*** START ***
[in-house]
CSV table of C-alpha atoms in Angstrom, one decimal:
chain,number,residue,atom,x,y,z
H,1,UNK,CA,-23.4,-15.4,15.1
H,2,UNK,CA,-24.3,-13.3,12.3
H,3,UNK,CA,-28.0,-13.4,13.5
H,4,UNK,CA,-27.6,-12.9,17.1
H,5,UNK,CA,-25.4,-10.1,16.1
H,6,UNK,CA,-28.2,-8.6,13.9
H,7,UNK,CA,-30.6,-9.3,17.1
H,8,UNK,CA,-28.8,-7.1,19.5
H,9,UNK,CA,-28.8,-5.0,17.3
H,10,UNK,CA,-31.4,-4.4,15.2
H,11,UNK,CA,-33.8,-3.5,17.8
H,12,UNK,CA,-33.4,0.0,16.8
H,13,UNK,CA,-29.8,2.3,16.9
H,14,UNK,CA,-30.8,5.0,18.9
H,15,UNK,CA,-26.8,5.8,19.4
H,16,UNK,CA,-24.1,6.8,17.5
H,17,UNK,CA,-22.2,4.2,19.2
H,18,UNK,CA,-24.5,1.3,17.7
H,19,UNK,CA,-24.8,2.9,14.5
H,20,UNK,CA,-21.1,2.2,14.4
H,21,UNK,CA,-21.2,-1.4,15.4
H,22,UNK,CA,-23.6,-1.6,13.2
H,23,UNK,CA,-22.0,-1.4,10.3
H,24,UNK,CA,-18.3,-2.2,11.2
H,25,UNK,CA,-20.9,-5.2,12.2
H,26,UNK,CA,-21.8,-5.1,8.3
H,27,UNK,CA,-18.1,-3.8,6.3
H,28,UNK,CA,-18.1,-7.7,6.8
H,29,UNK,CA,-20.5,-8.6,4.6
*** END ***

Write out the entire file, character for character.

[in-house]
CSV table of C-alpha atoms in Angstrom, one decimal:
chain,number,residue,atom,x,y,z
H,1,UNK,CA,-23.4,-15.4,15.1
H,2,UNK,CA,-24.3,-13.3,12.3
H,3,UNK,CA,-28.0,-13.4,13.5
H,4,UNK,CA,-27.6,-12.9,17.1
H,5,UNK,CA,-25.4,-10.1,16.1
H,6,UNK,CA,-28.2,-8.6,13.9
H,7,UNK,CA,-30.6,-9.3,17.1
H,8,UNK,CA,-28.8,-7.1,19.5
H,9,UNK,CA,-28.8,-5.0,17.3
H,10,UNK,CA,-31.4,-4.4,15.2
H,11,UNK,CA,-33.8,-3.5,17.8
H,12,UNK,CA,-33.4,0.0,16.8
H,13,UNK,CA,-29.8,2.3,16.9
H,14,UNK,CA,-30.8,5.0,18.9
H,15,UNK,CA,-26.8,5.8,19.4
H,16,UNK,CA,-24.1,6.8,17.5
H,17,UNK,CA,-22.2,4.2,19.2
H,18,UNK,CA,-24.5,1.3,17.7
H,19,UNK,CA,-24.8,2.9,14.5
H,20,UNK,CA,-21.1,2.2,14.4
H,21,UNK,CA,-21.2,-1.4,15.4
H,22,UNK,CA,-23.6,-1.6,13.2
H,23,UNK,CA,-22.0,-1.4,10.3
H,24,UNK,CA,-18.3,-2.2,11.2
H,25,UNK,CA,-20.9,-5.2,12.2
H,26,UNK,CA,-21.8,-5.1,8.3
H,27,UNK,CA,-18.1,-3.8,6.3
H,28,UNK,CA,-18.1,-7.7,6.8
H,29,UNK,CA,-20.5,-8.6,4.6